Based on some ideas of Greene and Krantz, we study
the semicontinuity of automorphism groups of domains in one
and several complex variables. We show that semicontinuity fails
for domains in

A domain in

A notable theorem of Greene and Krantz [

Let

In what follows we shall refer to this result as the “semicontinuity theorem.”

It should be noted that, although this theorem was originally proved for strongly pseudoconvex domains in

The original proof of this result, which was rather complicated, used stability results for the Bergman kernel and metric established in [

It is geometrically natural to wonder whether there is a semicontinuity theorem when the boundary has smoothness of degree less than 2. On the one hand, experience in geometric analysis suggests that

The purpose of this paper is to show that the semicontinuity theorem fails for domains in

The main result of this section is the following.

Let

for each

See [

It should be understood that all the domains considered in this paper have finite connectivity. In particular, the complement of the domain only has finitely many components. And each component of the complement has Lipschitz boundary. We do

We shall use some ideas in [

Let

We will build our domains by modifying the unit ball

We define

Now define

In general we let, for

Now define, for

Finally we let

Now it is clear that

That completes the construction described in the theorem.

The one-variable result is the following.

Consider domains in

We see here that the situation is in marked contrast to that for several complex variables. Our proof of this result will rely on uniformization for planar domains, a result which has no analogue in several complex variables.

Fix the domain

It is a standard result of classical function theory that a finitely connected domain in the plane, with no component of the complement equal to a point, is conformally equivalent to the plane with finitely many nontrivial closed discs excised—see [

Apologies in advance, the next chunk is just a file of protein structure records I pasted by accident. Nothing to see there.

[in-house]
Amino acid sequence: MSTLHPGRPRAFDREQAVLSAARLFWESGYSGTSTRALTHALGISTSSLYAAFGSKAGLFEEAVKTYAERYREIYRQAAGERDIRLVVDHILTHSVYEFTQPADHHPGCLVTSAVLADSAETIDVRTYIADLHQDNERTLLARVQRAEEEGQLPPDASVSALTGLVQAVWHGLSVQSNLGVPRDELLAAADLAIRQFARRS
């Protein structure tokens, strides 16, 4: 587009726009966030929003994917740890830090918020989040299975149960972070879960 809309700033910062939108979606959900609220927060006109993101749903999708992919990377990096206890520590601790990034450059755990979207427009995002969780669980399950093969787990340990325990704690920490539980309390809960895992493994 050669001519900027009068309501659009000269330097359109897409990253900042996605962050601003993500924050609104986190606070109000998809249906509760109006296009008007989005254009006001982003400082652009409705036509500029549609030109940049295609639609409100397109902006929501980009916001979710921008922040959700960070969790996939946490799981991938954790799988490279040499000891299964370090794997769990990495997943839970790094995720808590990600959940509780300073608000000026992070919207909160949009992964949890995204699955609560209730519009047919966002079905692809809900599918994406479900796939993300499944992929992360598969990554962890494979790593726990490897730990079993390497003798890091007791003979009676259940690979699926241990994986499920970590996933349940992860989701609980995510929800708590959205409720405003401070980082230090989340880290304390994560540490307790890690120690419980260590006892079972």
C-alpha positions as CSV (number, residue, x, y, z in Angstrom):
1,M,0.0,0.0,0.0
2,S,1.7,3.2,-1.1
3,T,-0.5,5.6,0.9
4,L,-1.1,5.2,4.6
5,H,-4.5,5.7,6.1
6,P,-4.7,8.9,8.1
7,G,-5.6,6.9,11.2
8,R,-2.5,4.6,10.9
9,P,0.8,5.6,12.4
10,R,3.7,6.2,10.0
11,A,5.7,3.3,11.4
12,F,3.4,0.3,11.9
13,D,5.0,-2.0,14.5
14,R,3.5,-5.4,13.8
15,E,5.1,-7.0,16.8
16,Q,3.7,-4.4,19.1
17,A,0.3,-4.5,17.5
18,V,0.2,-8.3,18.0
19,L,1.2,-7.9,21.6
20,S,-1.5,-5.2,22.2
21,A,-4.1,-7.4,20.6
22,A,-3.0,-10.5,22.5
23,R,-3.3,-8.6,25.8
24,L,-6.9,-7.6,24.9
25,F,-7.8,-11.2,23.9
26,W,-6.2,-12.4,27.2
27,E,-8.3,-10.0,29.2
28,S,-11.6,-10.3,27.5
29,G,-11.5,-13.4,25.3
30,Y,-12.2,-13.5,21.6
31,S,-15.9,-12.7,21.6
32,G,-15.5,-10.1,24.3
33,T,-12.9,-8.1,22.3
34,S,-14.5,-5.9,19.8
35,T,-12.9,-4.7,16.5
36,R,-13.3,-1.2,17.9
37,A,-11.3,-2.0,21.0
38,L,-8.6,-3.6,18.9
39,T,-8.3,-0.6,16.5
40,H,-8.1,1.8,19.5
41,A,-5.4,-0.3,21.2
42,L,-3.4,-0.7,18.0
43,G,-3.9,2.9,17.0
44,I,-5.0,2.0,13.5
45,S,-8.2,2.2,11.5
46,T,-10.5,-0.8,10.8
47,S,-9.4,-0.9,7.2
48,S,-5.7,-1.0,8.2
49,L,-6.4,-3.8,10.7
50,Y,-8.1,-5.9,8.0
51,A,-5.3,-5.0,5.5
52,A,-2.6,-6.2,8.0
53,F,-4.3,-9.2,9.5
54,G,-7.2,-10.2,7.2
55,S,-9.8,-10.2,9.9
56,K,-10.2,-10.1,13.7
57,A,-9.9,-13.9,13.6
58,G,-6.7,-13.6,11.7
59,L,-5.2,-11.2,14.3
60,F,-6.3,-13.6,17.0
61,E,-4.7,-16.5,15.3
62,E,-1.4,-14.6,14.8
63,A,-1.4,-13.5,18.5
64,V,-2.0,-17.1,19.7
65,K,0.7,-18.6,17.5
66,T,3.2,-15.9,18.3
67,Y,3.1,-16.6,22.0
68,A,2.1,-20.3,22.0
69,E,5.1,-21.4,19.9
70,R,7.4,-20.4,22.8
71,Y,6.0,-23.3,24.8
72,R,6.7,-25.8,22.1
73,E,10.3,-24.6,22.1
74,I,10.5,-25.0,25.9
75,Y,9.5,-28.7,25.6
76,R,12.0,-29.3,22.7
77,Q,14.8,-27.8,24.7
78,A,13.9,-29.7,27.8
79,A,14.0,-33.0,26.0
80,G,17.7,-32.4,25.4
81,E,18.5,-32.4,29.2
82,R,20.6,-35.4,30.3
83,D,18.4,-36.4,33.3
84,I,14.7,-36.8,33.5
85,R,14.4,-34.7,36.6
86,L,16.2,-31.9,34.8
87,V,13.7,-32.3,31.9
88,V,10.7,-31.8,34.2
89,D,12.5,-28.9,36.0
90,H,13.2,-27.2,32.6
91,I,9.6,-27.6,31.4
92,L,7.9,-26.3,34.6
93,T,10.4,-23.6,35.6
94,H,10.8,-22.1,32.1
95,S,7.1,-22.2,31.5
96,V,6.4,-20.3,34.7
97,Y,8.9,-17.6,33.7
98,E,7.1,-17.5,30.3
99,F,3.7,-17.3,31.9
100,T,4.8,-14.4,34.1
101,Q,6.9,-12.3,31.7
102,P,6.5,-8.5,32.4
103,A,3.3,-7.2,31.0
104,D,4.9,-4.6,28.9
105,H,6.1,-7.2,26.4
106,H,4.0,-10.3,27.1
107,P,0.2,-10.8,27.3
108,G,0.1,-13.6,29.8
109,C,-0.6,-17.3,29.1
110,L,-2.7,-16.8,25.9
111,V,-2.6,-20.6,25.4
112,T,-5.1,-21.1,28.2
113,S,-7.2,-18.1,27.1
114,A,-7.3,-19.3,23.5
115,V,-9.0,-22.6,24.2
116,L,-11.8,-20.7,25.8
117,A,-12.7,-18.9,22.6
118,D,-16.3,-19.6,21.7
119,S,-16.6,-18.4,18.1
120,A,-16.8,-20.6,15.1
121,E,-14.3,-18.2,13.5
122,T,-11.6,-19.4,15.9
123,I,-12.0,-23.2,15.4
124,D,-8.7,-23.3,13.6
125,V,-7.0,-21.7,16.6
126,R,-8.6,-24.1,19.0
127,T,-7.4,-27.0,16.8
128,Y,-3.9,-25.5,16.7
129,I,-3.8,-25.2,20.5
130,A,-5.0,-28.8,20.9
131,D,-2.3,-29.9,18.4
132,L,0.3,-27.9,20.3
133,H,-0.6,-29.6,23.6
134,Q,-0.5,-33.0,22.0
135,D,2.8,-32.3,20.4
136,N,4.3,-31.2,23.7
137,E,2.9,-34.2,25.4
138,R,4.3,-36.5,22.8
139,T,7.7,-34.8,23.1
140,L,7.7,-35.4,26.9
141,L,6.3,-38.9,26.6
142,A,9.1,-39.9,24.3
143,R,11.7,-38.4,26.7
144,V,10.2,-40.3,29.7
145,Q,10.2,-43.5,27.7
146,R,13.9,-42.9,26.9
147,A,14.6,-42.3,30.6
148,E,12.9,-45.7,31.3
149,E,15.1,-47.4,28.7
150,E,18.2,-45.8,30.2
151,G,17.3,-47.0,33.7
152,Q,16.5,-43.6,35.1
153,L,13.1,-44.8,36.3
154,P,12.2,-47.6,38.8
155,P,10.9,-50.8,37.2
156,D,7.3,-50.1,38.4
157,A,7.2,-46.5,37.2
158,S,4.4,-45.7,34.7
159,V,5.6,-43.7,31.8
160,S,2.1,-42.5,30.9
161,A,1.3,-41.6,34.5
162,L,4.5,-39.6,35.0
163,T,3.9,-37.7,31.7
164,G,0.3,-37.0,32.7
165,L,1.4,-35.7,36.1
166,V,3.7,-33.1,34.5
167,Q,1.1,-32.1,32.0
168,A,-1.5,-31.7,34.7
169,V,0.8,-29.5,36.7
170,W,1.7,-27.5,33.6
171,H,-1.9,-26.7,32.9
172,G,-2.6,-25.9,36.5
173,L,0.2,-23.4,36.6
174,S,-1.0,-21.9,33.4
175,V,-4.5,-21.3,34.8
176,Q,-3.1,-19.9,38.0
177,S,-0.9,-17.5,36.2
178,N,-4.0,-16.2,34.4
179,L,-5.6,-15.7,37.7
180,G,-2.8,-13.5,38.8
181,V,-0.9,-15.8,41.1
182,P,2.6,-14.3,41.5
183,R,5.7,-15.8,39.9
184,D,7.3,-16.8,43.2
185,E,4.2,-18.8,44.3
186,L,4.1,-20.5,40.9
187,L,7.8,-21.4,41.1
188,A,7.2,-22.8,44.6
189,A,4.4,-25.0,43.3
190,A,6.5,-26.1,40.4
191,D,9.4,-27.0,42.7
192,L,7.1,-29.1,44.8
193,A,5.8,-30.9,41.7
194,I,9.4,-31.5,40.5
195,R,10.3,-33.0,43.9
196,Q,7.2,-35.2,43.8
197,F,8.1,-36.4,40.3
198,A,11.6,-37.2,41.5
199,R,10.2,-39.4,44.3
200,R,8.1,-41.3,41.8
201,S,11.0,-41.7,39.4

Thus we may apply the one-dimensional version of the semicontintuity theorem for

That completes the proof.

We note that another approach to construct the normalization map is by way of Green’s functions. This method is also quite explicit and constructive. Stability results for elliptic boundary value problems are well known. So this again leads to a proof of the semicontinuity theorem by transference to the normalized domain.

Key to the work of Greene and Krantz in [

Let

This result also holds in one complex dimension, and the proof in that context is actually much easier.

Our remark now is that this theorem is actually true in the Lipschitz topology. We use the argument of the last section. Namely, if

A lovely result of Maskit [

Let

An elegant corollary of Maskit’s result is that if

We would like to remark here that the ideas in this paper give a “poor man’s version” of this theorem. For let

A classical result in several complex variables is the following (see [

Let

In a similar spirit, Krantz [

Let

In this section we will reexamine Theorem

If

If

If

If

Thus, we see by inspection that Theorem

It is a matter of considerable interest to know the curvature properties of the Bergman metric on a planar domain. In particular, negativity of the curvature near the boundary is a useful analytic tool (see [

It is natural to want to consider the results presented here in either the

In several complex variables, one would also like to prove semicontinuity theorems for broad classes of domains. This will be the subject for future papers.

^{n}by its automorphism group